Monday, 17 May 2010

David Milliband for leader? No Thanks.

Labour will soon elect a new leader to replace Gordon Brown. It badly needs someone who will turn his or her back on the disastrous New Labour era, and put up a fight on behalf of the people who voted for them. Whoever is elected Labour leader, must not continue to repeat the mistakes – and crimes - of the Blair days.

Unfortunately, the front-runner appears to be David Milliband. He is gathering support from the media and political establishment because they think he is someone who will restart the Blairite revolution. Nothing could be more disastrous for Labour, or the rest of us. If the Blairite’s retake control of Labour they will try move it even further away from its roots as being a defender of working people. With savage cuts on the way this is exactly the kind of Labour party we need, but it looks increasingly it is exactly the kind of Labour party we are not going to get. A victory for David Milliband will result in the Labour party shifting further to the right.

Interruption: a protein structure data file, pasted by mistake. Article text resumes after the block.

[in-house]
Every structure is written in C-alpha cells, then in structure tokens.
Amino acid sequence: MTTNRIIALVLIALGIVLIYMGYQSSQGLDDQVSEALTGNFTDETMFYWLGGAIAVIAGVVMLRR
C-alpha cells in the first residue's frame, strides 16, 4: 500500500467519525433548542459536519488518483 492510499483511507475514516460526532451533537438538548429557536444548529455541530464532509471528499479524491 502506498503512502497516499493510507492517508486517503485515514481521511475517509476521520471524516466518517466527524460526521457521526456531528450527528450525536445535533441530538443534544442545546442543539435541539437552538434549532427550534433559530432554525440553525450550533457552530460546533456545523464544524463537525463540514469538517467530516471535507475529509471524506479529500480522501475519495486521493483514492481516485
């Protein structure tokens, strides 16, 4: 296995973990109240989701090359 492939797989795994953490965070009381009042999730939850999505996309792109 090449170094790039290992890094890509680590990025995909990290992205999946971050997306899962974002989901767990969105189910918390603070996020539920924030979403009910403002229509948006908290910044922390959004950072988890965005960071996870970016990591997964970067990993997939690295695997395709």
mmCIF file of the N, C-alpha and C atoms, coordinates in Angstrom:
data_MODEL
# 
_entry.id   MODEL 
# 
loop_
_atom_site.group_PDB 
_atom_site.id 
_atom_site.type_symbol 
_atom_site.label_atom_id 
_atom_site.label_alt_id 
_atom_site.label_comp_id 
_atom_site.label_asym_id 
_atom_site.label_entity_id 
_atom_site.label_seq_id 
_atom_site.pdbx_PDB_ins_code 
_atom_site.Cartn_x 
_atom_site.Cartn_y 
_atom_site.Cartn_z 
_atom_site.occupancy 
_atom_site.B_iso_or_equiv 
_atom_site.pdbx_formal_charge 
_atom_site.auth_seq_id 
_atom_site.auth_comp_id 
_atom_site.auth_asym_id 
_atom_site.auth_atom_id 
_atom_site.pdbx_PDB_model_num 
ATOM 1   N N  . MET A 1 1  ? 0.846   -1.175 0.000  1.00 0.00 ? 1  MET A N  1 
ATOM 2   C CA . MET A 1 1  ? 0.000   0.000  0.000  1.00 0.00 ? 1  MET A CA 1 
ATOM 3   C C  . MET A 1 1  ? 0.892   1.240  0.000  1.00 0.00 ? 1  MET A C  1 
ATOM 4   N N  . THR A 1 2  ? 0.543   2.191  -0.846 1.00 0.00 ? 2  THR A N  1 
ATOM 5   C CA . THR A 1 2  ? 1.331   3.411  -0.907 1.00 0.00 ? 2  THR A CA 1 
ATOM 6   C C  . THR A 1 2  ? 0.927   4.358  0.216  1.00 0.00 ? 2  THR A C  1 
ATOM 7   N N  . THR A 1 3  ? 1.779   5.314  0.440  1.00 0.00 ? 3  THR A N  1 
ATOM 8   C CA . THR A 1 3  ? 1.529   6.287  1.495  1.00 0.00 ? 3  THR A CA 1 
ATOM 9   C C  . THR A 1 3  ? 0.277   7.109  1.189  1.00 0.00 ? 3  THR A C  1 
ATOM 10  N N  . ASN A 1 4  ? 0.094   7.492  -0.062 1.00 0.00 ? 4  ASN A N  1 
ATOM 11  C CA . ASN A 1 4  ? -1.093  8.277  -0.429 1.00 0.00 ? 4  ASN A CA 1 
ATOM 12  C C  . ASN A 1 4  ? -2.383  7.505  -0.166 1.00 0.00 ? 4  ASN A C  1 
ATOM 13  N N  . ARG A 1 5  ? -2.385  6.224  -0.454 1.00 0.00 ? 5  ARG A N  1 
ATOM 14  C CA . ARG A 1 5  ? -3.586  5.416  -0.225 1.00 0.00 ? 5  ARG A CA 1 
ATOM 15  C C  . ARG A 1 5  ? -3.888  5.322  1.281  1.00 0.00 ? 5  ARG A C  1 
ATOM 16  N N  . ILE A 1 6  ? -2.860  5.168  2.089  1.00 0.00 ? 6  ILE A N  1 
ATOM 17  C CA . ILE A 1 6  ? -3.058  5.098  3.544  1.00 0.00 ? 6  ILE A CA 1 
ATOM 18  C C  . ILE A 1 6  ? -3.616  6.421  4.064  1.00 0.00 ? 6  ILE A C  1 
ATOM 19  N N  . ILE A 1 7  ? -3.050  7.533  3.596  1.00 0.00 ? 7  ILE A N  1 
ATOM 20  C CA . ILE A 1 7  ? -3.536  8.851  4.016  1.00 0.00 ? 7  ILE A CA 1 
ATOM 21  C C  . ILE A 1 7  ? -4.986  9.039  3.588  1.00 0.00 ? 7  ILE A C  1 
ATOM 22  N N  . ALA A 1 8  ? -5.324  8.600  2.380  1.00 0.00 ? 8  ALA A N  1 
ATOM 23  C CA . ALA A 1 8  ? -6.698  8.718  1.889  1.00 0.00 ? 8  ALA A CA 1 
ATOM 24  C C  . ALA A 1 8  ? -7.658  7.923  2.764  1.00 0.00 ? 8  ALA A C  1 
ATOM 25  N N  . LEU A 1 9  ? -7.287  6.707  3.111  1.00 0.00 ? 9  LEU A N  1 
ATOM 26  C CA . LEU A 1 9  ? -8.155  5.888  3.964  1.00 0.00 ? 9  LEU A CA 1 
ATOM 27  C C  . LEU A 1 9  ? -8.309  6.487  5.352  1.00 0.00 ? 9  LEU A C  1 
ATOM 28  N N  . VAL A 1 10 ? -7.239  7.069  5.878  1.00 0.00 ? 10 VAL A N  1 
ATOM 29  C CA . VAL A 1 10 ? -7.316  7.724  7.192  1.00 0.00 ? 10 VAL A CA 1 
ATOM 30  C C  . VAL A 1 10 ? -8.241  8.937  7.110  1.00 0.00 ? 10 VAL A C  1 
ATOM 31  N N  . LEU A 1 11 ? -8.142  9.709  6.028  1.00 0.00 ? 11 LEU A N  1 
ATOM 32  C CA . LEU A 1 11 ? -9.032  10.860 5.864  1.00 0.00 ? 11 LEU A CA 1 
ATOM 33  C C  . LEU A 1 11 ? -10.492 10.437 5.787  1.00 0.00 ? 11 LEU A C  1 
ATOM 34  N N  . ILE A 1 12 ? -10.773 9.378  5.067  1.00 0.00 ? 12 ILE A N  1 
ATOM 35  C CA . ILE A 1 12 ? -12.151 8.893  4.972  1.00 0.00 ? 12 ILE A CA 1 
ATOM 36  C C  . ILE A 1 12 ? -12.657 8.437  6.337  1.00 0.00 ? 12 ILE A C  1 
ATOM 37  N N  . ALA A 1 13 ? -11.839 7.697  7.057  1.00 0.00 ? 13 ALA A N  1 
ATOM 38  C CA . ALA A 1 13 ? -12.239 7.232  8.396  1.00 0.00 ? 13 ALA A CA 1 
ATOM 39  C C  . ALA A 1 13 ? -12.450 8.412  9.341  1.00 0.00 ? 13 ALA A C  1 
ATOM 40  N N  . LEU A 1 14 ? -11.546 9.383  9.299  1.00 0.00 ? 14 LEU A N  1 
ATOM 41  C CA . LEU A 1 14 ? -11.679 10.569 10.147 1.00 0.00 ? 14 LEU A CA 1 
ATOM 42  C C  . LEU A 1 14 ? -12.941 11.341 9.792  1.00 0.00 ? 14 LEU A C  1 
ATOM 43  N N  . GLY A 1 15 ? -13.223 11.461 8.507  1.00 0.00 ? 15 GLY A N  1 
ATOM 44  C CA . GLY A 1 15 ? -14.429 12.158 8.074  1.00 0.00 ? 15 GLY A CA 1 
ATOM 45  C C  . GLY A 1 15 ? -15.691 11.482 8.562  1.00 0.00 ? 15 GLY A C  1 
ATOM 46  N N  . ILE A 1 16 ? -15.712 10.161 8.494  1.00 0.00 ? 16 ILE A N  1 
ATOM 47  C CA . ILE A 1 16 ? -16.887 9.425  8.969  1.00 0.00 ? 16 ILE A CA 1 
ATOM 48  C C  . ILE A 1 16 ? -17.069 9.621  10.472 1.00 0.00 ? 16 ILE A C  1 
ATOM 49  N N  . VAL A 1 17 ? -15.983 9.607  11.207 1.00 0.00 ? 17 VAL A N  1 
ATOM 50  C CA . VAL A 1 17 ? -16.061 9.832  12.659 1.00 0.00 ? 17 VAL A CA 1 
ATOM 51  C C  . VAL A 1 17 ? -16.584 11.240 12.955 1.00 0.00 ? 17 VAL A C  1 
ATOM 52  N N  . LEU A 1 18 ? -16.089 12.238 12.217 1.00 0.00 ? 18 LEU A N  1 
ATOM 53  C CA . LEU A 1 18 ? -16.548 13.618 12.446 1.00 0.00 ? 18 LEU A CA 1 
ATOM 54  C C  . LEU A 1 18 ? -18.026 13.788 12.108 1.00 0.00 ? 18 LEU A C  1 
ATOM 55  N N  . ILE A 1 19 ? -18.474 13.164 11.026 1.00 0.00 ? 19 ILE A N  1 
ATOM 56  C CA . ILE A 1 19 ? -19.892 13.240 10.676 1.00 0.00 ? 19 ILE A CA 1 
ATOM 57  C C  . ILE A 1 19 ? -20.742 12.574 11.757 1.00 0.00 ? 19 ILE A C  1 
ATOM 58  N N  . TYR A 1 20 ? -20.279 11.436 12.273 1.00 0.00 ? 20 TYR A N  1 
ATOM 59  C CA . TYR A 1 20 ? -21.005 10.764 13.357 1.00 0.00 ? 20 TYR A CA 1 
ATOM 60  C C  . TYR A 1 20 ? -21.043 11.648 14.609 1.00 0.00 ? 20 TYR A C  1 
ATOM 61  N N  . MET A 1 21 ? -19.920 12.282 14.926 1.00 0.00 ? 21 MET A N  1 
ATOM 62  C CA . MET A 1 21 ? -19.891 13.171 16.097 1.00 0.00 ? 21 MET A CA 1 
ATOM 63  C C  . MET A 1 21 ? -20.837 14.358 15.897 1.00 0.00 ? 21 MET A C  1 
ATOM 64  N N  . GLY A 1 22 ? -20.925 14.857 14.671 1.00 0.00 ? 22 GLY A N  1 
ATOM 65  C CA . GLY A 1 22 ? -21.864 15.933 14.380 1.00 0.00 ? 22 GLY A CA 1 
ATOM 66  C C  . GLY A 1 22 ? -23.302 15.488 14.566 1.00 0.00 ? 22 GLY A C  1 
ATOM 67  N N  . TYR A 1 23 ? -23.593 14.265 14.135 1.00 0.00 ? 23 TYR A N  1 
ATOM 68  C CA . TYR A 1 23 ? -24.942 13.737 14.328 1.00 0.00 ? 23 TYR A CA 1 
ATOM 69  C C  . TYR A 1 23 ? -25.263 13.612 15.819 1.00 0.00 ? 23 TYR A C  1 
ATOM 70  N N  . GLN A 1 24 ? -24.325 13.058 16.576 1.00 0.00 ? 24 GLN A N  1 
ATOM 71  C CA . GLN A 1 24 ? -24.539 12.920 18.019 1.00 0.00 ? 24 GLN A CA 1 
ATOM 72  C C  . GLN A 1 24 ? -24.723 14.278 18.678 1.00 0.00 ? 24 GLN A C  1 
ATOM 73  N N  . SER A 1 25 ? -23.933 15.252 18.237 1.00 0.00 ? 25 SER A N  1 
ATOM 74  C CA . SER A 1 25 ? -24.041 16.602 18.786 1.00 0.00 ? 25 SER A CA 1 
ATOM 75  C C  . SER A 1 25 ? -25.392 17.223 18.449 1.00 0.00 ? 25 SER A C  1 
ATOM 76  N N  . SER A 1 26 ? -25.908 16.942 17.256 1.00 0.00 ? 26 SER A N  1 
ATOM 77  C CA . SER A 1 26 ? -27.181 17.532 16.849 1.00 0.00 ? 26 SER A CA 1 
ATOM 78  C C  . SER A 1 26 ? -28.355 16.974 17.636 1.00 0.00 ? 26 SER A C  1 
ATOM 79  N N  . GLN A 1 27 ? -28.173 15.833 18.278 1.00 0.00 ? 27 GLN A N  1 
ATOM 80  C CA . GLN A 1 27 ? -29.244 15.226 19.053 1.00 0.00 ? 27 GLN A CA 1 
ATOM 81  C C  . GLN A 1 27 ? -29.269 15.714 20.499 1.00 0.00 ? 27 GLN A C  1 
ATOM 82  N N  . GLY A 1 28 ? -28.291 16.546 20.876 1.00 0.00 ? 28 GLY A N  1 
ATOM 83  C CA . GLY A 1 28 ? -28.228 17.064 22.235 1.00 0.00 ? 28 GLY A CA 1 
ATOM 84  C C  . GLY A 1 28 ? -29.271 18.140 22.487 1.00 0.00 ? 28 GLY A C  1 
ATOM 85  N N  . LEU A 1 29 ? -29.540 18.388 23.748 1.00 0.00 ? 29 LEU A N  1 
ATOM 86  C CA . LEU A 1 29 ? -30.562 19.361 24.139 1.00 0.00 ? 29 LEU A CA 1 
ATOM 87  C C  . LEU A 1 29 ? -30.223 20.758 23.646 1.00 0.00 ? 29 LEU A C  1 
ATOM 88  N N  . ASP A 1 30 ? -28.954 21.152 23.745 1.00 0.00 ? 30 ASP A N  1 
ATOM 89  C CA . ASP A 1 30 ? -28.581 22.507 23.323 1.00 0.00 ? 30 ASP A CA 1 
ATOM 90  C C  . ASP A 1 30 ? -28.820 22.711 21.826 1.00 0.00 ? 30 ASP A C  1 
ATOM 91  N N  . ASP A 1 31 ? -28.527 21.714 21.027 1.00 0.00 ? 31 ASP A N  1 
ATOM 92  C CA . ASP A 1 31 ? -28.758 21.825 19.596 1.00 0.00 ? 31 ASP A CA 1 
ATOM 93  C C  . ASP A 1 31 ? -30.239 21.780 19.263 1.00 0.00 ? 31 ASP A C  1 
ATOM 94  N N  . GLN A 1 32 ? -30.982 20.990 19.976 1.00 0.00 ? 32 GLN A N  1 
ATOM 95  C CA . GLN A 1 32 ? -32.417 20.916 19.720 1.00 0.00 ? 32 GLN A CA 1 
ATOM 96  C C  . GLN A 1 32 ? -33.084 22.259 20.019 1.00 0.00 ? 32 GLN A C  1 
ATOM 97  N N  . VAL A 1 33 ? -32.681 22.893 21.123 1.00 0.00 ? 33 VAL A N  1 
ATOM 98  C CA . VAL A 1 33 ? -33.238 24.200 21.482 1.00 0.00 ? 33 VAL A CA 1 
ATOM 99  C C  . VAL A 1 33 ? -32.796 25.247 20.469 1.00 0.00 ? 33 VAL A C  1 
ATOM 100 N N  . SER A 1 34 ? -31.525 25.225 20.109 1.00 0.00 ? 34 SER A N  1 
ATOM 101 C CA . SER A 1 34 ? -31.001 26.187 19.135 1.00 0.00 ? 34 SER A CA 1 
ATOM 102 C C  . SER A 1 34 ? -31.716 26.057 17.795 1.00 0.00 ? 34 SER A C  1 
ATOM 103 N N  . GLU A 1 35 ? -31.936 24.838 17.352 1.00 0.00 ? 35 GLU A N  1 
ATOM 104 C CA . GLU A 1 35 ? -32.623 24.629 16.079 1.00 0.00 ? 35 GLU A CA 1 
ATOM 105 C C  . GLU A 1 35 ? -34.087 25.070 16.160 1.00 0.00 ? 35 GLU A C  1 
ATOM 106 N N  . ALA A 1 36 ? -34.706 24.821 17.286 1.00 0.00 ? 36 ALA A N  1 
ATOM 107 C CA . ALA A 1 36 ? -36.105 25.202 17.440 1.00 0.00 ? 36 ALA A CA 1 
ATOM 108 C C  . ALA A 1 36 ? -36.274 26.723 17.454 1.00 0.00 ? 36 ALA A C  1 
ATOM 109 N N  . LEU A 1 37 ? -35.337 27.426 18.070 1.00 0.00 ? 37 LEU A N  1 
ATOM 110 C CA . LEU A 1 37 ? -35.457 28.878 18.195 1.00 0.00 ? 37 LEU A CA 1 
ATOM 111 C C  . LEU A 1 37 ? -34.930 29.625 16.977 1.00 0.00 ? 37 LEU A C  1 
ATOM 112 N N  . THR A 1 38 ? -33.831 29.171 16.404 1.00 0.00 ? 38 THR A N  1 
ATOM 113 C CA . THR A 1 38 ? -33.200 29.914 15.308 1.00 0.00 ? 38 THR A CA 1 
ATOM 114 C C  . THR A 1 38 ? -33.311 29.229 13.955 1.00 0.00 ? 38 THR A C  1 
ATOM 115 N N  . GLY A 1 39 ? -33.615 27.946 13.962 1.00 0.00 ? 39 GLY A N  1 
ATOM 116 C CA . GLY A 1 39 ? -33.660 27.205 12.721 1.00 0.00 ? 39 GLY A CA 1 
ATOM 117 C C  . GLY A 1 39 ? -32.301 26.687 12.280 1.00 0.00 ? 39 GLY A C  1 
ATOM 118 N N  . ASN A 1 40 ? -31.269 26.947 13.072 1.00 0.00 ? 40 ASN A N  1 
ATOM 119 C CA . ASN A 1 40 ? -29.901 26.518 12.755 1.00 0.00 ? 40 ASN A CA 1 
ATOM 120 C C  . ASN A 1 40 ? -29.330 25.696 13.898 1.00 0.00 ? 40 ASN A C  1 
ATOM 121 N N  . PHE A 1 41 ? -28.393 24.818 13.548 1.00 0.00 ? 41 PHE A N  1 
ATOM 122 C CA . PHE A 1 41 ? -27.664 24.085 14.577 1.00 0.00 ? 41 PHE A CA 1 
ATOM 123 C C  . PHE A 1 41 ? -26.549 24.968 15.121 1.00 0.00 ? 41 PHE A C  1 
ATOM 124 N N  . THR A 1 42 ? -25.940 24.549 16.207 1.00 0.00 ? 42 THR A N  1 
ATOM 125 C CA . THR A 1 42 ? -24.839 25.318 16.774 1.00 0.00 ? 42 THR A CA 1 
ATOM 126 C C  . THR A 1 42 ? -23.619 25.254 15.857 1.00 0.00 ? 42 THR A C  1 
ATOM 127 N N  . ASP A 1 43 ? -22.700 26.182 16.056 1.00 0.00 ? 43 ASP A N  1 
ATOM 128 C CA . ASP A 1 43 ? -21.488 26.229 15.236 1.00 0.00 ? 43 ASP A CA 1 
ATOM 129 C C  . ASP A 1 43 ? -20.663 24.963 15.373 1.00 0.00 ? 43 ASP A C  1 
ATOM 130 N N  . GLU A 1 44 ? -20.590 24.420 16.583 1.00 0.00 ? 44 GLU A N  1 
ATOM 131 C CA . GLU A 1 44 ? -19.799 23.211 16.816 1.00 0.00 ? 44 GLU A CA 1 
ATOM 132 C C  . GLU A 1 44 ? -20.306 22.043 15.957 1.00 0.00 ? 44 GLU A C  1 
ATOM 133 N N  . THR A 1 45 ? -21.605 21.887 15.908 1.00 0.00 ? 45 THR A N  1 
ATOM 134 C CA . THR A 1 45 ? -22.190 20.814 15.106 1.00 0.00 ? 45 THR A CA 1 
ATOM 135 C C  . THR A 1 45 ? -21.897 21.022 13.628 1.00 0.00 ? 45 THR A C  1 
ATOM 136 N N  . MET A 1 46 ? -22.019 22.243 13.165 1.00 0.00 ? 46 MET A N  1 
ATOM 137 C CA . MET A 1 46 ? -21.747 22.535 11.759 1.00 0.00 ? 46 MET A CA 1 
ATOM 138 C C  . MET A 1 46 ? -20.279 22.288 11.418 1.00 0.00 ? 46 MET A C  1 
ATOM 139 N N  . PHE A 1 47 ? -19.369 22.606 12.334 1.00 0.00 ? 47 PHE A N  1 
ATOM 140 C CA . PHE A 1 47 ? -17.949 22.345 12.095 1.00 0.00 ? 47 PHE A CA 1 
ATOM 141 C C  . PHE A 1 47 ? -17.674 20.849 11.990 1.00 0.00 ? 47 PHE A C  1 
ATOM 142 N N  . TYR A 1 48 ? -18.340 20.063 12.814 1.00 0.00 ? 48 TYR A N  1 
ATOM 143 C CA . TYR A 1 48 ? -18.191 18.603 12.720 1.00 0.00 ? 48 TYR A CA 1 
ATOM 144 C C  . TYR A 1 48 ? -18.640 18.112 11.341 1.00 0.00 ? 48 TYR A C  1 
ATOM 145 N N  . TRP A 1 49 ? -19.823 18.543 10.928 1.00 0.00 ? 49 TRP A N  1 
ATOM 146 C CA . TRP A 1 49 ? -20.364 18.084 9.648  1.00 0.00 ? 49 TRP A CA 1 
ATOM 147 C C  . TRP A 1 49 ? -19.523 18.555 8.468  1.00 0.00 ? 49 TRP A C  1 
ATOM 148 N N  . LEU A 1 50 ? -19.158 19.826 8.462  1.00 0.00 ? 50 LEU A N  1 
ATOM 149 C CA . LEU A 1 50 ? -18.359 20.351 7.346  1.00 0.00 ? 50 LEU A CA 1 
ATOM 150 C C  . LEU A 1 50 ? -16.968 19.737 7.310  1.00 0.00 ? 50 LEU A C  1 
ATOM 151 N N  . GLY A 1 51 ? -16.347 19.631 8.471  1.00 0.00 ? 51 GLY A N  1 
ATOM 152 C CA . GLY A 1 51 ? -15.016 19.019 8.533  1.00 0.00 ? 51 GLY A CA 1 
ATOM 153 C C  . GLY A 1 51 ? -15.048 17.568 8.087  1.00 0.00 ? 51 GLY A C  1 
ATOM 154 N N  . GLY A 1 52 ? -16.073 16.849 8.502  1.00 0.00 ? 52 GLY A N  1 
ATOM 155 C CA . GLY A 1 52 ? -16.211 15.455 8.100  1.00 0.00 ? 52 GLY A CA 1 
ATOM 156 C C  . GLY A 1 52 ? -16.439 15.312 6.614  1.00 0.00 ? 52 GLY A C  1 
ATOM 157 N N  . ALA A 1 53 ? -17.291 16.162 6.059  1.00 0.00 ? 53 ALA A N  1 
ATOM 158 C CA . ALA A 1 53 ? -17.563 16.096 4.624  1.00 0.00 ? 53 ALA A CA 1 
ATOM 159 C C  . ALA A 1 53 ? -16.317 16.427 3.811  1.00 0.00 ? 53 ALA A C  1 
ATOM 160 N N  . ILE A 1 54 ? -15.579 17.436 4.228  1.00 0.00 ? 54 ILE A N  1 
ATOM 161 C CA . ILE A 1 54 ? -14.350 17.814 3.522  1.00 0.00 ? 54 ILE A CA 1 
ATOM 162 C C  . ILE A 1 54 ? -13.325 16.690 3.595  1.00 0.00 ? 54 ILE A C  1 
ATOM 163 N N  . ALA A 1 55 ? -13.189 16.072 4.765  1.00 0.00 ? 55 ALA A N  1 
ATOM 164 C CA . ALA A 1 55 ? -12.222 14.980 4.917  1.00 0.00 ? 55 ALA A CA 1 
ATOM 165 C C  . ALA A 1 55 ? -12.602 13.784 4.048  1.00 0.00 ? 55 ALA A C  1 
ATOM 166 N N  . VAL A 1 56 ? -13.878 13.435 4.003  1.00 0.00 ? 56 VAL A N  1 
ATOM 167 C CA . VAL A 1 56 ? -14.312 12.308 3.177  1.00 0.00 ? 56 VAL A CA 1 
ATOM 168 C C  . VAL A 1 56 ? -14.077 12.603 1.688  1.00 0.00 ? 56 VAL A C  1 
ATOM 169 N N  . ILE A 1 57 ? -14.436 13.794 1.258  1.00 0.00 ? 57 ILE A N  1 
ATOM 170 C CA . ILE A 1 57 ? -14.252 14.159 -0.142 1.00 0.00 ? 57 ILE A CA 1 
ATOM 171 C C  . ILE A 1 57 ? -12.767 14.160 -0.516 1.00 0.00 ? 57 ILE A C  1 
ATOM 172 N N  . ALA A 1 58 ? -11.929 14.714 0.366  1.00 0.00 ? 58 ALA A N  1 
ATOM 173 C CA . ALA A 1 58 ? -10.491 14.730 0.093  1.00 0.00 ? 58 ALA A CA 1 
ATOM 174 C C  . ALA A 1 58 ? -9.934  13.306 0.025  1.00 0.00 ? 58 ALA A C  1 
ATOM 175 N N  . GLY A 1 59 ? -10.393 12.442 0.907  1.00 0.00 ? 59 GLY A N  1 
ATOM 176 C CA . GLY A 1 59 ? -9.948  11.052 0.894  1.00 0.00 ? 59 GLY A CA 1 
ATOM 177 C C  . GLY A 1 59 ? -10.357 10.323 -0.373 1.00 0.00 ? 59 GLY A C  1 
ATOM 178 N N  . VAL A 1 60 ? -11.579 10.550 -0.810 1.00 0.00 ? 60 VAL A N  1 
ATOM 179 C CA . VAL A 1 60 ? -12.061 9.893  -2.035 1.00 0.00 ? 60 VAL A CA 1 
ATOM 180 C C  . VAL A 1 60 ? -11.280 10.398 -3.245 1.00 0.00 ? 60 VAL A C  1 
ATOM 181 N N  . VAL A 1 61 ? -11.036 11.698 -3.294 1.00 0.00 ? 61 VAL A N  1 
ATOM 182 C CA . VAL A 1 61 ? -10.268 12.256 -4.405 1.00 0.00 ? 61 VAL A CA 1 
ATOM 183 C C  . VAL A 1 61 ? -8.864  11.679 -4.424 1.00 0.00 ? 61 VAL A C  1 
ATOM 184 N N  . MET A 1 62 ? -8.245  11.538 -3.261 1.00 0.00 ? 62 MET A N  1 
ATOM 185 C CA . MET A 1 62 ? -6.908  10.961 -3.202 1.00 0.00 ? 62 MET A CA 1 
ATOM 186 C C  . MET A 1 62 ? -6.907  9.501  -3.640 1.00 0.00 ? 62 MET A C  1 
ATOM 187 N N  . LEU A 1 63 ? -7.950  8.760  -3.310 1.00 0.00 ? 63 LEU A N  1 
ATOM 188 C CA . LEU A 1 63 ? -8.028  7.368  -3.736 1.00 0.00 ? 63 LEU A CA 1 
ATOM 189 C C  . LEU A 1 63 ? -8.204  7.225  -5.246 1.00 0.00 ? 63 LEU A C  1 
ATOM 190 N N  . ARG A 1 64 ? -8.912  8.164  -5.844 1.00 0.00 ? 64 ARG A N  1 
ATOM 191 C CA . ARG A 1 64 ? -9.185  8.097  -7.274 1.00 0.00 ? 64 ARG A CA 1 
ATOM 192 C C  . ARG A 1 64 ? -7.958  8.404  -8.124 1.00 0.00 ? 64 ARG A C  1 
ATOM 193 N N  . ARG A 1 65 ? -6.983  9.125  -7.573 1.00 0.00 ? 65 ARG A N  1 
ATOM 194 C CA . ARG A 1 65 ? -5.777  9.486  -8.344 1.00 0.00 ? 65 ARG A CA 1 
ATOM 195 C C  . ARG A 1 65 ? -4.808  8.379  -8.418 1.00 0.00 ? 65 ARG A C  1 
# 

Milliband’s record on foreign policy speaks for itself. Seumas Milne, writing in the Guardian, described him as “the heir to Blair who voted to invade Iraq, out-hawked the Bush administration during the 2008 Georgian crisis and has continued to hanker after the marketisation of public services”. And Johann Hari notes that “Peter Mandelson is merrily pushing him as the Blairite who can most attract wealthy donors and remains unrepentant about Iraq.”

I hope Labour can do better than this. A lot better.

We badly need an alternative to the economic logic that lead us to the brink of collapse, and now seeks to punish the poorest for the crimes of the super-rich. We badly need someone who will stand up to the demands of the hawks in the United States and assert a truly ethical foreign policy based on peace and justice.

Until then, the millions of people who withdrew their support from Labour aren’t likely to return. And the need for a party to speak out for the values of peace, justice and equality remains just as urgent as it was when Respect was launched.